What happened to feminism? E.g. quotas – in employment and politics. I like quotas for two reasons: (1) They provide opportunities for women to prove themselves in a context where they might underestimate themselves or be underestimated by others who are subconsciously predisposed to think it’s a man’s job. (2) Quotas create role models, thereby normalising the idea that women can undertake male-dominated roles, and inspiring others either to follow suit or support similar endeavours.

    Since when did campaigning for money for women’s rights mean forgetting about feminism, i.e. radical affirmative action, that might actually make some difference?

  4. Wow, the World Bank’s video is actually pretty awesome. Recognising unpaid work! Talking about equality, not just harnessing women for smart economics! Encouraging reflection not prescribing answers!

    Rock on!

  5. Oddly enough I like both the videos and the parodies (look for the Boy Effect on YouTube).

    Maybe what’s missing is men: What if her father had a good job with union benefits in the formal sector? What if her brother sent home remittances from France so she could go to school, afford medical care, etc? What if her future husband was faithful and used a condom? See recent debates on targeting girls and women: I see the value in focusing attention and investment(and responsibility) on girls, but I don’t think including boys and men would hurt.

    I also find the Girl Effect is missing human rights (we shouldn’t just invest in girls because it’s good for the economy and an efficient way to tackle child health) and something about the macro picture of the enabling environment: What if her government invested more in agricultural development and less on guns? What if tariff barriers were lowered so she ? What if climate change didn’t result in devastating floods that destroyed her little micro-enterprise?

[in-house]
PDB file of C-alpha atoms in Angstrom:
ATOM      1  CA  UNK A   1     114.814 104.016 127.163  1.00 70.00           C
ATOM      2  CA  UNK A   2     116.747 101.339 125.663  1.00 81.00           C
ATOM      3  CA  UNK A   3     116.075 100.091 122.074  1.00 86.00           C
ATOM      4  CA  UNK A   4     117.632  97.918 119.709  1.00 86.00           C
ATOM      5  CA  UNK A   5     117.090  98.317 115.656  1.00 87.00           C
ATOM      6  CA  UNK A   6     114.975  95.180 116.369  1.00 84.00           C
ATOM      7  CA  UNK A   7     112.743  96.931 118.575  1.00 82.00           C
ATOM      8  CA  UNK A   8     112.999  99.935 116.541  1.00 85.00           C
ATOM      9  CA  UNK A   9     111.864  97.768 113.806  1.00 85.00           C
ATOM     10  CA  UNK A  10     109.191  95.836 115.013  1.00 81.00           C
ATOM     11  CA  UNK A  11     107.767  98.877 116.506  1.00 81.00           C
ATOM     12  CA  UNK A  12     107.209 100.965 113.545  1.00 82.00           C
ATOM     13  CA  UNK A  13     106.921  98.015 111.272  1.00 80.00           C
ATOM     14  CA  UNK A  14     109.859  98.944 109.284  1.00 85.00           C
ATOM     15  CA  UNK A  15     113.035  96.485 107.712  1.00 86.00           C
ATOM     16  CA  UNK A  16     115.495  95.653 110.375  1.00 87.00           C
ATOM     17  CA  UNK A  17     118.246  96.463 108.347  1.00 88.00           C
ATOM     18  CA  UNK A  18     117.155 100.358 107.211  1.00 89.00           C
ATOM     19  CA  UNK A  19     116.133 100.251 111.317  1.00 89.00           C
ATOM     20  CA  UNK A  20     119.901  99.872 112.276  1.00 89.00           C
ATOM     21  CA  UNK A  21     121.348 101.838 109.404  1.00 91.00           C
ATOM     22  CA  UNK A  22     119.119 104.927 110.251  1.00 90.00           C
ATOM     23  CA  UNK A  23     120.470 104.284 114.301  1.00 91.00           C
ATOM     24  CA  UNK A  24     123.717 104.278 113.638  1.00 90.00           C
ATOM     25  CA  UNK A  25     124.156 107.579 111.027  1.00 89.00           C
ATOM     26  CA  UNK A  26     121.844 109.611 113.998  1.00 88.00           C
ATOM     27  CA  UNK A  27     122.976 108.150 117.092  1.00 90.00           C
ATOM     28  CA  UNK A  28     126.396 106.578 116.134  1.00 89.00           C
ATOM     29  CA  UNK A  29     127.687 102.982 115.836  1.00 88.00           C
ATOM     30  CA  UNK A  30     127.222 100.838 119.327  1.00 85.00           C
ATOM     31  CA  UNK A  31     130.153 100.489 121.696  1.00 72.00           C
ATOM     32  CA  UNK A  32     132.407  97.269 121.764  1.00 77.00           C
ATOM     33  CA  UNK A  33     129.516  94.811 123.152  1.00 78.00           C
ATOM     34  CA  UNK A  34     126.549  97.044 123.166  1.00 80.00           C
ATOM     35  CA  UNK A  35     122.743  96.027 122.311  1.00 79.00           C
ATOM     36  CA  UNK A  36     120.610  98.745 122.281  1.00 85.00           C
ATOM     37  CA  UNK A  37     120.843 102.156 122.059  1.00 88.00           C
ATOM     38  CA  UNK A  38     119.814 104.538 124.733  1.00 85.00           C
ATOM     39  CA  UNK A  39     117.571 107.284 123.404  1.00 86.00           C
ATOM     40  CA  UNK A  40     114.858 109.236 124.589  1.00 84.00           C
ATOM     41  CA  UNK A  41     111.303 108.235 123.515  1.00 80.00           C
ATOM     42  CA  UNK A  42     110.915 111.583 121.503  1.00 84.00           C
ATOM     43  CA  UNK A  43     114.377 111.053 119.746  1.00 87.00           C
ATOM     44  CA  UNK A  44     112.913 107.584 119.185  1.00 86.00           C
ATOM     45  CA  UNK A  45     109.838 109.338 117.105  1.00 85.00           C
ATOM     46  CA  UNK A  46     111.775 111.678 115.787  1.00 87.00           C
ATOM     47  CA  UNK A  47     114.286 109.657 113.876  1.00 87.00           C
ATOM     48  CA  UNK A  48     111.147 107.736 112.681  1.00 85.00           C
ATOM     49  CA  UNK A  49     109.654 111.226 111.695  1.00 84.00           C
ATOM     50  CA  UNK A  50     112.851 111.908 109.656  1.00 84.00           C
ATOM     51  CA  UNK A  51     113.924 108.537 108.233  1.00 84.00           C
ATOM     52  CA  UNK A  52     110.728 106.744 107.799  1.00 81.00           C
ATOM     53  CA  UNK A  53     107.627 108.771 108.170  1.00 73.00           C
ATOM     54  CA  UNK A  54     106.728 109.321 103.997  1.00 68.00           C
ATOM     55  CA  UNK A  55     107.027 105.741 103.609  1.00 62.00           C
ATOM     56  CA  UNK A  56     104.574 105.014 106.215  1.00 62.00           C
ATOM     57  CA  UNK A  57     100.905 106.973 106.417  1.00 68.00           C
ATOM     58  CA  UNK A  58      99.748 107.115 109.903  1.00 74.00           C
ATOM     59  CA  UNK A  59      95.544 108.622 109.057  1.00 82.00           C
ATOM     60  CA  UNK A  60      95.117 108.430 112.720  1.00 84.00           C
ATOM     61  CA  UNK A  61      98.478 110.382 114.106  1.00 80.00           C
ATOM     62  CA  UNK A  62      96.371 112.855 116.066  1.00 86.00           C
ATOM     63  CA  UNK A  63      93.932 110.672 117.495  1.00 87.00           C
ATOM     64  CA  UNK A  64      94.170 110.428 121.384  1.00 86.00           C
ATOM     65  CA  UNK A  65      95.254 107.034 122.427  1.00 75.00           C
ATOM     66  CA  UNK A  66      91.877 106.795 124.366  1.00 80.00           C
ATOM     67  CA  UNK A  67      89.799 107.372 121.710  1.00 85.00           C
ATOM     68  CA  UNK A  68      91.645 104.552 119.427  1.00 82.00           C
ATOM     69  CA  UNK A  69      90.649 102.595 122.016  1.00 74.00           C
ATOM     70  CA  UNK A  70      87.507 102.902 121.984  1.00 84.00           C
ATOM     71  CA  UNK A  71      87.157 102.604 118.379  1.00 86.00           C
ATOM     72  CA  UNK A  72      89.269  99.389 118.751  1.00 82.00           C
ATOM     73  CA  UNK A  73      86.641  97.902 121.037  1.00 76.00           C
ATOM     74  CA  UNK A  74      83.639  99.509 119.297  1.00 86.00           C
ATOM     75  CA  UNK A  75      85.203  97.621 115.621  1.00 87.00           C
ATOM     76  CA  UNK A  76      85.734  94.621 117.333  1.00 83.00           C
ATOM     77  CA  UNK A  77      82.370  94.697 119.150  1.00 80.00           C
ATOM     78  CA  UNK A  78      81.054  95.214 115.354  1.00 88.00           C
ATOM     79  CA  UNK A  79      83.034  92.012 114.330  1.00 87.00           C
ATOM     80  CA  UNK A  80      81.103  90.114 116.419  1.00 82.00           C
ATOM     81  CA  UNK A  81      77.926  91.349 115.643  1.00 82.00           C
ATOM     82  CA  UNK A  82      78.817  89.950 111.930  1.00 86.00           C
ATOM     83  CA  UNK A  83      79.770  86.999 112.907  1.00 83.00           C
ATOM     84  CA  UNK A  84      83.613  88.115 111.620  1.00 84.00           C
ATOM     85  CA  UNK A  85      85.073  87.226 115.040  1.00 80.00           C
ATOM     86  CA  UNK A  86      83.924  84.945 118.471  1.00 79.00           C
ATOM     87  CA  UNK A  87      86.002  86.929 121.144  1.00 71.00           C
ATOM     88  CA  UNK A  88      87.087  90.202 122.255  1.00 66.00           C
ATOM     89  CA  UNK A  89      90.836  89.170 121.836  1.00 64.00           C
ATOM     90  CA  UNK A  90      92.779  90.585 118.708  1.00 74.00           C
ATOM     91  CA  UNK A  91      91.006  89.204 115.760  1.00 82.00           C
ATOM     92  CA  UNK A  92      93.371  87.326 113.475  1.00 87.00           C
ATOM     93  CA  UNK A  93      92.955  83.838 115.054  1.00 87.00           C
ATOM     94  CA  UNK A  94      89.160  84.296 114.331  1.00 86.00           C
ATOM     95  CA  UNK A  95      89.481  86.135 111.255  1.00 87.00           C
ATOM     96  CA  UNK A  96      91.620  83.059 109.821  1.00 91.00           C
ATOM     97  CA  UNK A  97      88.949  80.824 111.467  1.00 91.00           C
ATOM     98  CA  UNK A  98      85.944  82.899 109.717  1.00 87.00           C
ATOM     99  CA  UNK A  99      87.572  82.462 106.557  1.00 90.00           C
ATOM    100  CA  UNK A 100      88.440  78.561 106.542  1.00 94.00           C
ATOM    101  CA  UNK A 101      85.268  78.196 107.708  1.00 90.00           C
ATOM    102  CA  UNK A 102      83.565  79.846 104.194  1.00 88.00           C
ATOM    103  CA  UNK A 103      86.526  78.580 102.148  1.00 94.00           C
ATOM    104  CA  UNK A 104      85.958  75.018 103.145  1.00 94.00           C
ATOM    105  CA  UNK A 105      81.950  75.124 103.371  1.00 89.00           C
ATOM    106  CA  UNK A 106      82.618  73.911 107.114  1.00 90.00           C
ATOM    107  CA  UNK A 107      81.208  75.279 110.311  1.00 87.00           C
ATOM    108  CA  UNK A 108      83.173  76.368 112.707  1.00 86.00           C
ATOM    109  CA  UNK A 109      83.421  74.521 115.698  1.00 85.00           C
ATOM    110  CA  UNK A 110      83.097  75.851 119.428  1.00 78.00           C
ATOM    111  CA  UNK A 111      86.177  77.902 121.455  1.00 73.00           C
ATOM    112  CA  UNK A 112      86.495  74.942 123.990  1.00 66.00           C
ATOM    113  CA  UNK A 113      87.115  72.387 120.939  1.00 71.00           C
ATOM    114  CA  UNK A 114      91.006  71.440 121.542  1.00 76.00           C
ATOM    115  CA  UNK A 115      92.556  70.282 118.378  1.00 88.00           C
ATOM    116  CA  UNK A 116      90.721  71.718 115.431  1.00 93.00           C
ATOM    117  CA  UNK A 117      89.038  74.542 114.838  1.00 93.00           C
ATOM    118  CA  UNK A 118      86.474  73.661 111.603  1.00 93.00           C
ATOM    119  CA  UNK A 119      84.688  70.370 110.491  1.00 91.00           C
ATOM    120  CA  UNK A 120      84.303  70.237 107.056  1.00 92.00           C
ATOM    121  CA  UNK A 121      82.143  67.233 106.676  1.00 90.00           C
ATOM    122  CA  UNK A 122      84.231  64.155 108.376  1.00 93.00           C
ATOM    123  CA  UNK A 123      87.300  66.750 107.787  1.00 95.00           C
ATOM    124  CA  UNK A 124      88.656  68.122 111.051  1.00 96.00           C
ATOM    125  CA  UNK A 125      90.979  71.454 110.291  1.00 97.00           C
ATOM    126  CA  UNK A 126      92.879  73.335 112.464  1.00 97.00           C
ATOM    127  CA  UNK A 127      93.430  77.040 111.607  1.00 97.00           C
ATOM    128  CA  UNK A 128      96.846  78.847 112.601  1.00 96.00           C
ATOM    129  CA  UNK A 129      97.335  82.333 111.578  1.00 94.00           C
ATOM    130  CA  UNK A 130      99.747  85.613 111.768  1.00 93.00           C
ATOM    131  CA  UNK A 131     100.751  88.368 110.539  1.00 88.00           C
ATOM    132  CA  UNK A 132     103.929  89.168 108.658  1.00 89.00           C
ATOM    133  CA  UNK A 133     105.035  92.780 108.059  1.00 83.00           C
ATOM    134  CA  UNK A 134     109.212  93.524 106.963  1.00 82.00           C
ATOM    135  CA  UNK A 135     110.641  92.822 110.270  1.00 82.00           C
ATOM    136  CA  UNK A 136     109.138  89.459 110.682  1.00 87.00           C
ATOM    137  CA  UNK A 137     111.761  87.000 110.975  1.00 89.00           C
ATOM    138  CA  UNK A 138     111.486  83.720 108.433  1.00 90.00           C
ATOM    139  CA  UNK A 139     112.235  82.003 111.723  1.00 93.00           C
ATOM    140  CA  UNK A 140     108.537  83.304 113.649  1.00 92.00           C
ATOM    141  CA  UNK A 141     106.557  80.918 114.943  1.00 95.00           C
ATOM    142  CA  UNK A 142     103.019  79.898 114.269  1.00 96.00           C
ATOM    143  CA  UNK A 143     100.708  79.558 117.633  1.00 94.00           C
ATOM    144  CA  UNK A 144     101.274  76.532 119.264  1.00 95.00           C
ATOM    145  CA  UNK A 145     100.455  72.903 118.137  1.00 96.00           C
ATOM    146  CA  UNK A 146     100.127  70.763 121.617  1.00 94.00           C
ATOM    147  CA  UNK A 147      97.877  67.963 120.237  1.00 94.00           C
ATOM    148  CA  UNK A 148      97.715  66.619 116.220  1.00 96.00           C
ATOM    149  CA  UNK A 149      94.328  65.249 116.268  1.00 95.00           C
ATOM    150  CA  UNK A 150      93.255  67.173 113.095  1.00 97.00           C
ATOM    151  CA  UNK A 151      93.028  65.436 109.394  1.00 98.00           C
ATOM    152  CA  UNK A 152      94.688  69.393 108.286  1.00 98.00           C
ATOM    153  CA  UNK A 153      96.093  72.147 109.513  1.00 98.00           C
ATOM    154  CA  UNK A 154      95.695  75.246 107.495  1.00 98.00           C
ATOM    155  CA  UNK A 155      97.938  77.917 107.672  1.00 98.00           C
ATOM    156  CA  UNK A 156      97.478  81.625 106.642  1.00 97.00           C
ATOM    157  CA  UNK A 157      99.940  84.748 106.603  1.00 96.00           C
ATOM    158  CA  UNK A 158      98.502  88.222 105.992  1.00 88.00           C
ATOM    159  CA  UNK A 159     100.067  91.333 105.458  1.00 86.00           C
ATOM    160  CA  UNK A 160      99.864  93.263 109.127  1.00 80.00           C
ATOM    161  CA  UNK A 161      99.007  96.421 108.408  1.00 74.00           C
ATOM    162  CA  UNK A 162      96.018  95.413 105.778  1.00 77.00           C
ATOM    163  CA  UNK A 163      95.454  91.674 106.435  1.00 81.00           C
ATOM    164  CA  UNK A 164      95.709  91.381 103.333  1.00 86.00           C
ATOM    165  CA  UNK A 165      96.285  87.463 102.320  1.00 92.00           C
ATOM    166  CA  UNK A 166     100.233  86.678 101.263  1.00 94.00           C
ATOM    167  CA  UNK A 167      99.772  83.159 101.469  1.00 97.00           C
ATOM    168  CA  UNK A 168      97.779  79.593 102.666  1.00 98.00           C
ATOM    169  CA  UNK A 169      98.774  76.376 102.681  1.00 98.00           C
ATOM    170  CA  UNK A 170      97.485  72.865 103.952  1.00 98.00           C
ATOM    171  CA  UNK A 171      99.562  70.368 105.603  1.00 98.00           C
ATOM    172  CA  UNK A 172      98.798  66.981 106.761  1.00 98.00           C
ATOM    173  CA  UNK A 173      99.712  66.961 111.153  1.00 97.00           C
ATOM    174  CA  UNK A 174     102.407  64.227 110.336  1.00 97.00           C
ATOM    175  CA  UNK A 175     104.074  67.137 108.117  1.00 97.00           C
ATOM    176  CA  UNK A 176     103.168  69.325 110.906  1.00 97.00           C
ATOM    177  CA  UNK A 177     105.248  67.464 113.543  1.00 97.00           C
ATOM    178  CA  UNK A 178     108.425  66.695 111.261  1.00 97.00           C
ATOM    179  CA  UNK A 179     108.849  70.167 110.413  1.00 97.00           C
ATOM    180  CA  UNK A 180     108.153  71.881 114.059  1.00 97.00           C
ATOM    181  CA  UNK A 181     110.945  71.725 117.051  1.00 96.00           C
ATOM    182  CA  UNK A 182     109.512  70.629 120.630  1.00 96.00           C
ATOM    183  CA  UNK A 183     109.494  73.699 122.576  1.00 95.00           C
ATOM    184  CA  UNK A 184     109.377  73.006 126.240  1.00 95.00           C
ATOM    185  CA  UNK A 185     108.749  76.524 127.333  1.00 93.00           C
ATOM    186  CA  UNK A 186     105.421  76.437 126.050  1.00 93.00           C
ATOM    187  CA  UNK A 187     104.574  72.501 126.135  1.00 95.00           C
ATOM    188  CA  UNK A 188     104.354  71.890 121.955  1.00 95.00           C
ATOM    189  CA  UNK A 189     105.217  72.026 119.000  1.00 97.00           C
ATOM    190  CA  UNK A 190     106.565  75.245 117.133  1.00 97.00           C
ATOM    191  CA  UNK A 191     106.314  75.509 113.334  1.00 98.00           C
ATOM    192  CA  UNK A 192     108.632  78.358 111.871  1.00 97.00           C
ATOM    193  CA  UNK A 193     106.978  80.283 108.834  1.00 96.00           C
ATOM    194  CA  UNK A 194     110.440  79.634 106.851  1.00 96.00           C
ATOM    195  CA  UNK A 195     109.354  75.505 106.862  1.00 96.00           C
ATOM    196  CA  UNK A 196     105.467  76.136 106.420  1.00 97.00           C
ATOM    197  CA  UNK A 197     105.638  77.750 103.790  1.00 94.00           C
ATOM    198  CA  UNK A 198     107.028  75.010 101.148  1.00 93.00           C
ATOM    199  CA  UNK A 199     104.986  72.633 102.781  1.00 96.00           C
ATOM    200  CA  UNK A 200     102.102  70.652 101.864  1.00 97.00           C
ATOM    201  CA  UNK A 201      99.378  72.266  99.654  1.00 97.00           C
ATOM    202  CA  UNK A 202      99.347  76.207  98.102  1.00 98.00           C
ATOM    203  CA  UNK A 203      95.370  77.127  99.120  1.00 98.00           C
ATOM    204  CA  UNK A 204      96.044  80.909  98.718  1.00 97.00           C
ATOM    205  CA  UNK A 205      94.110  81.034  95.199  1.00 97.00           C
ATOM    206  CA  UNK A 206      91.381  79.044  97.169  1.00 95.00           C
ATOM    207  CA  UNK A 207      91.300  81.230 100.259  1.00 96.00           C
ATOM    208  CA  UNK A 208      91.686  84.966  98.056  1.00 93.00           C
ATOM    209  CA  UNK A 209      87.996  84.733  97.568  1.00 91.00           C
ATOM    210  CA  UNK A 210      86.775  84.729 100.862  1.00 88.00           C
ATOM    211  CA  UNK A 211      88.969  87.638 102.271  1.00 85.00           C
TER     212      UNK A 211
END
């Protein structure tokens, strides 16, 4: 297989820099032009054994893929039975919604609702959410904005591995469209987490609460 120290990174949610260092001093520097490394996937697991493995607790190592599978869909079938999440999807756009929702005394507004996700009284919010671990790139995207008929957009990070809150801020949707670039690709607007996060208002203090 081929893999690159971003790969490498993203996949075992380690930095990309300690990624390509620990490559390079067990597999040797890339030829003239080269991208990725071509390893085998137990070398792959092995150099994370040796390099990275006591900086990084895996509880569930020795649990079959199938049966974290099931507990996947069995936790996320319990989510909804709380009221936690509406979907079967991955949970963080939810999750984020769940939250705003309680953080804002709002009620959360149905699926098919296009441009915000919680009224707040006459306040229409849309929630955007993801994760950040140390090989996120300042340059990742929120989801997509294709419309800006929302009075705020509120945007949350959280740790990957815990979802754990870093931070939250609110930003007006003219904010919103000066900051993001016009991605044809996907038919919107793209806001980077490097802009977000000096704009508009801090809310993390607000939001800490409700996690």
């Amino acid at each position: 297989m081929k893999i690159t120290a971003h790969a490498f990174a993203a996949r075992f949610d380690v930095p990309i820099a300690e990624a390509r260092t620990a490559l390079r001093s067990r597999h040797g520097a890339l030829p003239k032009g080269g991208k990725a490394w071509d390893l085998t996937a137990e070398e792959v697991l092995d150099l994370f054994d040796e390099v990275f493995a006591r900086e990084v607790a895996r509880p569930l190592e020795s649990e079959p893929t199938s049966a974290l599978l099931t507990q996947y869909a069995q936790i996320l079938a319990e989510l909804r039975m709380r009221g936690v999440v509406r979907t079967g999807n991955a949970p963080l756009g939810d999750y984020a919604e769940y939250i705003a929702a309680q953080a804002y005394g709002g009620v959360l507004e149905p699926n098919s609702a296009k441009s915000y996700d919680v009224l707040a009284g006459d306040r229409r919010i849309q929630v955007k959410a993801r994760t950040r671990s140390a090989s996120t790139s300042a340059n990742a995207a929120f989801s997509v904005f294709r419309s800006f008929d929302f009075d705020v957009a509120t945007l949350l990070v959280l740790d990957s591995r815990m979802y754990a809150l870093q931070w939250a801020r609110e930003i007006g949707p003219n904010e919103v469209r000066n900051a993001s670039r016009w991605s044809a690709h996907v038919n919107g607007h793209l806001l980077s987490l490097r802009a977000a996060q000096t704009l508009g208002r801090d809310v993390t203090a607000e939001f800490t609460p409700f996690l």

Duncan: well I’m pretty sure this isn’t what you are thinking of Megan, but check out ‘The Boy Effect’ – another parody……

  6. The Nike video was played to us at an Oxfam shop conference and did the trick both in terms of raising awareness and hitting the spot emotionally. I suppose what it comes down to is audience- seasoned readers of gender studies will call for feminism, systemic change and the like. But if we’re talking to other businesses or to shop volunteers or to my dad or finance students, any of those videos get the conversation started.

  7. More than anything, I am appalled at the uncompelling nature of these commercials. These are words on a screen! Even worse, on the Commonwealth commercial, there is someone actually READING the words on the screen. Come on, people – have you not ever heard of death by PowerPoint? Who wants to be subjected to that on YouTube, too?

  8. The Nike video seems to focus solely on girls’ agency, making them solely responsible for their own empowerment. And usually it’s an uphill battle that results in backlash when girls try to challenge norms. The other video does a better job of including a systems change approach, but as others have mentioned the logic is a bit flawed about the results.

  9. I love the Girl Effect video. Where it falls short for me is after it grips you, it gives very little direction of where you can go to help bring along this effect they talk about.

    I think it’s great storytelling that opens up opportunities for engagement and conversation with folks who might not be entrenched and aid and development work.